- The File on H by Ismail Kadare, translated by David Bellos
Harvill, 169 pp, £8.99, June 1997, ISBN 1 86046 257 X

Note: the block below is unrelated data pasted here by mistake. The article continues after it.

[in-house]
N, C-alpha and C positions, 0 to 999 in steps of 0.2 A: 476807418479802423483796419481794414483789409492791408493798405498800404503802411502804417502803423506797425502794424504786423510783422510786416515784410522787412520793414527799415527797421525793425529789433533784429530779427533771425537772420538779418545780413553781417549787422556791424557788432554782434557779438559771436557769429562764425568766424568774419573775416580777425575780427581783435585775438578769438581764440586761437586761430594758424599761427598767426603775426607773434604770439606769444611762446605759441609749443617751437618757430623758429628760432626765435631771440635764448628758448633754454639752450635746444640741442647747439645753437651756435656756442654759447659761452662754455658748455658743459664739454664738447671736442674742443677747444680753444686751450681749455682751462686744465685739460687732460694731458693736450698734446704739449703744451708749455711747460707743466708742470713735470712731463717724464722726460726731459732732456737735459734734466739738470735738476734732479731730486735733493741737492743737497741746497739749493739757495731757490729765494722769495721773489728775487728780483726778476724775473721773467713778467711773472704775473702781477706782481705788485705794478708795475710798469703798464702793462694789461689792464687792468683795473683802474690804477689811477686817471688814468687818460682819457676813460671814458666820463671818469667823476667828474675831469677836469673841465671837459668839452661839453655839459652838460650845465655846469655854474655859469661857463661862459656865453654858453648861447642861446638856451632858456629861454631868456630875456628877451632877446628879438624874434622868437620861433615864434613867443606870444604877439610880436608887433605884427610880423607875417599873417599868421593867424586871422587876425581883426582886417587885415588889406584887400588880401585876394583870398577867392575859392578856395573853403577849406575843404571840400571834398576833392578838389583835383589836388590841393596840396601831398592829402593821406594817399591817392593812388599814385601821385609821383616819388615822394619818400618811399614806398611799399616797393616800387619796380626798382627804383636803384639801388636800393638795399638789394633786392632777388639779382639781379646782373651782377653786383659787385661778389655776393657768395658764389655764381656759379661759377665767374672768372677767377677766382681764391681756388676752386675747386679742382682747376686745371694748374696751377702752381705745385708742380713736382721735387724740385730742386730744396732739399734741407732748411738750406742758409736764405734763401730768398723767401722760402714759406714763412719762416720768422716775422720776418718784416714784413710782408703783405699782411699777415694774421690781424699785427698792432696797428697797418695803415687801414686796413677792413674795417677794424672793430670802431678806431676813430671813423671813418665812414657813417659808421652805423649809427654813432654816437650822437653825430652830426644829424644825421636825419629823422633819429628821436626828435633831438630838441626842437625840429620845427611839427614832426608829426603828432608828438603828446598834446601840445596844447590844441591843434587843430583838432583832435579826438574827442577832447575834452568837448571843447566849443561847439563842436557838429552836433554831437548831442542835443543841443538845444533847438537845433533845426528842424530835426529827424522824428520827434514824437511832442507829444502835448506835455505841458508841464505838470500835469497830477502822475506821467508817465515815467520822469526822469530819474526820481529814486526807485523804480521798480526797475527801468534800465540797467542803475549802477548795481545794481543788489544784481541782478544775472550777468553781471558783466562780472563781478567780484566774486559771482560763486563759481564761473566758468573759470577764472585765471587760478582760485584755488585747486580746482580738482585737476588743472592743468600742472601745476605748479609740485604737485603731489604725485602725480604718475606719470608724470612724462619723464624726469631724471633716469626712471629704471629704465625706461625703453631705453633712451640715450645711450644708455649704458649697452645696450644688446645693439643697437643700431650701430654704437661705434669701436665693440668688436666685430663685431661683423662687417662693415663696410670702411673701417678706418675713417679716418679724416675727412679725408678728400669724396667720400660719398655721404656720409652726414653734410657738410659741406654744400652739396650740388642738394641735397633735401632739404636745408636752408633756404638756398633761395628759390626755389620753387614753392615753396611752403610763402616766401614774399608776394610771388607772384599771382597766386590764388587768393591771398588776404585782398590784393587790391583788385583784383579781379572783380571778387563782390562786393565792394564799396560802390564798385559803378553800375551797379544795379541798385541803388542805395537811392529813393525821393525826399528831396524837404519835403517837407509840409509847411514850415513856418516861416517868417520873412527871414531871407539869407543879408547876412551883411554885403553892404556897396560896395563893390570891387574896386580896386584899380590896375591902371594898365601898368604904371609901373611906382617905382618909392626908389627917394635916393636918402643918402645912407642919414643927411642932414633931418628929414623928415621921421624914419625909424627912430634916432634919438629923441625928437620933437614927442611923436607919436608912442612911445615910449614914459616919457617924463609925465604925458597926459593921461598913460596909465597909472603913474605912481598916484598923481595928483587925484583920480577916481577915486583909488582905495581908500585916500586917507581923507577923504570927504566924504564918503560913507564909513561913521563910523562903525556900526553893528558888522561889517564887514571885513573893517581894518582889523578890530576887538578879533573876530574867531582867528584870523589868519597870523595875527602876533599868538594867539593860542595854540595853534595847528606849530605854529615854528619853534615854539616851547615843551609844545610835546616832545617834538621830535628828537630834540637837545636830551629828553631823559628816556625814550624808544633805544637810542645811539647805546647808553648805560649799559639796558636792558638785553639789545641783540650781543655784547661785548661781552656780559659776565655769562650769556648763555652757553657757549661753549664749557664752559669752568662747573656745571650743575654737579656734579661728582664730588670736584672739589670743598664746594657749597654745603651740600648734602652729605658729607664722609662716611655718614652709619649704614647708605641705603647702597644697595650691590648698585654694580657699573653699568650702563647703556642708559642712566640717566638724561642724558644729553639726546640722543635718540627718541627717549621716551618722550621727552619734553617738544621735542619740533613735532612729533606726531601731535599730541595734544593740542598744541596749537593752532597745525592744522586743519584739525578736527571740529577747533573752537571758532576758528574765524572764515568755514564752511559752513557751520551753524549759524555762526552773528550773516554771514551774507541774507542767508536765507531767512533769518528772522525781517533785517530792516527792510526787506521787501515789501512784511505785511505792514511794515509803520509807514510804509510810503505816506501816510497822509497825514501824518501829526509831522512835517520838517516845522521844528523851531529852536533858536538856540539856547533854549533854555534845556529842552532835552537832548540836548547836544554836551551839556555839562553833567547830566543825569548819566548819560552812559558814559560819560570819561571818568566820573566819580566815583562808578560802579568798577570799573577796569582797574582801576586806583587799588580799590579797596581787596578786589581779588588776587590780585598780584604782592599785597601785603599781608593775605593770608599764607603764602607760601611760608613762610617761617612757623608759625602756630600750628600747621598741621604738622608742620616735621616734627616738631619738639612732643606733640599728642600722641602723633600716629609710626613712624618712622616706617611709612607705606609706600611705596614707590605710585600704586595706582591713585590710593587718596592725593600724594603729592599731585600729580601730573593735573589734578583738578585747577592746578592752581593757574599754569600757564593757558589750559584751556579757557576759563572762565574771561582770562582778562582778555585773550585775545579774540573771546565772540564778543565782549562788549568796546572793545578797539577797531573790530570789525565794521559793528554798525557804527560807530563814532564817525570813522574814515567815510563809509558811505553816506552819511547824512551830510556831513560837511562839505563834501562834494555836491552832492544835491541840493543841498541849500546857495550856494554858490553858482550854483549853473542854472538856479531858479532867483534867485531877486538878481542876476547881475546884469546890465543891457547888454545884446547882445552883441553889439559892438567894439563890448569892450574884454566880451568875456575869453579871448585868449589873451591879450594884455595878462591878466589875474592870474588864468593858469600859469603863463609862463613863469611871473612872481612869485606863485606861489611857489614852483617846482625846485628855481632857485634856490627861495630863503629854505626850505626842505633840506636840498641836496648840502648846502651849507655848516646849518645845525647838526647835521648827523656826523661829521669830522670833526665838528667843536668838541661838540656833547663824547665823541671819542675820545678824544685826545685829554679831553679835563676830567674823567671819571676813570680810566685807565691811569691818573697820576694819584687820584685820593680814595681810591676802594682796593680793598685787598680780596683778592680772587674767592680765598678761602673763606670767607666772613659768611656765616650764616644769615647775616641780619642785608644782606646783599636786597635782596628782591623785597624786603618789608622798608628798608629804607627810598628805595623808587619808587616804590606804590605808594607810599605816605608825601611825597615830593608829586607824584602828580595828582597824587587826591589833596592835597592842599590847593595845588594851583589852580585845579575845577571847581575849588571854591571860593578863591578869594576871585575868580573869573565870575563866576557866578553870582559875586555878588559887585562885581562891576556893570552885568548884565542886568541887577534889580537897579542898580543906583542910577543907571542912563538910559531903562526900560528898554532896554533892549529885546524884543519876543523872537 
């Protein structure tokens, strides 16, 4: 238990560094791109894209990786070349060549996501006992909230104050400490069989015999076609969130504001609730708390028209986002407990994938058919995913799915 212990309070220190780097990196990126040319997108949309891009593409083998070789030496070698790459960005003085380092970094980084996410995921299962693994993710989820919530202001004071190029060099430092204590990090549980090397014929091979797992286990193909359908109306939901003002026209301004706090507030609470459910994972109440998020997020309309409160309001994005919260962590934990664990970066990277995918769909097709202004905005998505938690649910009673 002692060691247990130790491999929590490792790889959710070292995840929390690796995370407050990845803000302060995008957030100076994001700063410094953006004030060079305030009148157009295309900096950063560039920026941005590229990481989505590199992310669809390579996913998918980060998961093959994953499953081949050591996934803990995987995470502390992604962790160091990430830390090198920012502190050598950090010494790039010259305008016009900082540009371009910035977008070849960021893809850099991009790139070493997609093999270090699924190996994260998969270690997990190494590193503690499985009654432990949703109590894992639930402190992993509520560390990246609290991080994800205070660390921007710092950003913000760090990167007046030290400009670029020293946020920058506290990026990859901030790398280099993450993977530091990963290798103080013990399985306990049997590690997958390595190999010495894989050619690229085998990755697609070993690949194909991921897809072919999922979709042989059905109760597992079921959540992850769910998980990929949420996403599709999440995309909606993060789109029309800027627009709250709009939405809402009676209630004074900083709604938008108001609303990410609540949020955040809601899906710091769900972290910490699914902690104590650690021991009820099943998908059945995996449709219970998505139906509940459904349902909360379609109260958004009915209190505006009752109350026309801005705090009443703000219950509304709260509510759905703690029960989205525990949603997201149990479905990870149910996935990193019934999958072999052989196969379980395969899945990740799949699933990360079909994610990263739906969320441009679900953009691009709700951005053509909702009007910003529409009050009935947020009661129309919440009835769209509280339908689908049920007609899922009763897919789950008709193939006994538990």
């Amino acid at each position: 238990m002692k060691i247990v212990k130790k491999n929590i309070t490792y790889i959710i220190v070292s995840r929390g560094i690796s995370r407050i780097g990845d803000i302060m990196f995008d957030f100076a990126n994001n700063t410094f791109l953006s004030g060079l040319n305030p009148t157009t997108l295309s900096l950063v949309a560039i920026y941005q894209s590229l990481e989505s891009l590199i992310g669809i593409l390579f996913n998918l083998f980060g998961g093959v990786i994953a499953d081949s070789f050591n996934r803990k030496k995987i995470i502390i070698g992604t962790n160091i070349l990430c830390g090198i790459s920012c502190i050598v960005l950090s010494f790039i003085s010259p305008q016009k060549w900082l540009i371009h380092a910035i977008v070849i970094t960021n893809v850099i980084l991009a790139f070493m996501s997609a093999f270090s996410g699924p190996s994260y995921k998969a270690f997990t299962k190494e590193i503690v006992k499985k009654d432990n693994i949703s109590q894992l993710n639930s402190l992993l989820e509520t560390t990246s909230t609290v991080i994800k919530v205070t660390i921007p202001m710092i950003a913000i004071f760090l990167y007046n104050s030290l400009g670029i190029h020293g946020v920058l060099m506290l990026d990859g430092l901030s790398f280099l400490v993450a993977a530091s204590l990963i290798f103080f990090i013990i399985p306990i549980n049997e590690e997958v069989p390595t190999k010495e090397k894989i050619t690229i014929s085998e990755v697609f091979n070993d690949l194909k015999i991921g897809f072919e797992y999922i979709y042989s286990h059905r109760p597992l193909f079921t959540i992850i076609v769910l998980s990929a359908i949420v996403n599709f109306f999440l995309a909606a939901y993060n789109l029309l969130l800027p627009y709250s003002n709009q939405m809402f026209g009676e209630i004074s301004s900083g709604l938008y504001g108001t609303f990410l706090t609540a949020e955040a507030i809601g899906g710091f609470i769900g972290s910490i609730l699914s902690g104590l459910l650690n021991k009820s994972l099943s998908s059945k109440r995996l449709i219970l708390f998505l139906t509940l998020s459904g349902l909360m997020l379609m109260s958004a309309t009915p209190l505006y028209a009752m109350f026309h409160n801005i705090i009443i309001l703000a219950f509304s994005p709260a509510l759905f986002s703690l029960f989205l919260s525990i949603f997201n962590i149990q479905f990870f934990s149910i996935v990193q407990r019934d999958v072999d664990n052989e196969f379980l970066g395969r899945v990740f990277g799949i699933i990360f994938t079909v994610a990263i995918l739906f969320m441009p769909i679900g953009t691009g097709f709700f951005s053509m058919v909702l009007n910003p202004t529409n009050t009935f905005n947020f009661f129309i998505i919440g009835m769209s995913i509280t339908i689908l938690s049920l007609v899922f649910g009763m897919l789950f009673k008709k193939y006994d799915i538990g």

The only book about Albania I had read before this one was Edith Durham’s deadpan account of her travels there before the First World War. It is called In High Albania and describes how she had to become an honorary man in order to get around – not among the Muslims, as you might think, but among the Catholic tribes of the north, whose favourite Sunday pastime was shooting members of families with whom they were at blood feud. The cover of The File on H shows three young peasants in their Sunday best – black from head to foot. They look threatening all right, but any photography buff will recognise one of August Sanders’s most frequently reproduced images. These young men are Germans. They are not going to shoot anyone, because that was not the tribal custom in the Westerwald in 1914, when the photograph was taken. It seems an odd choice for a novel set in Albania in the late Thirties; but maybe it symbolises the lack of Western metaphors for what it’s like to be Albanian. Albania has been behind one iron curtain or another for centuries, and its impenetrability is its lure.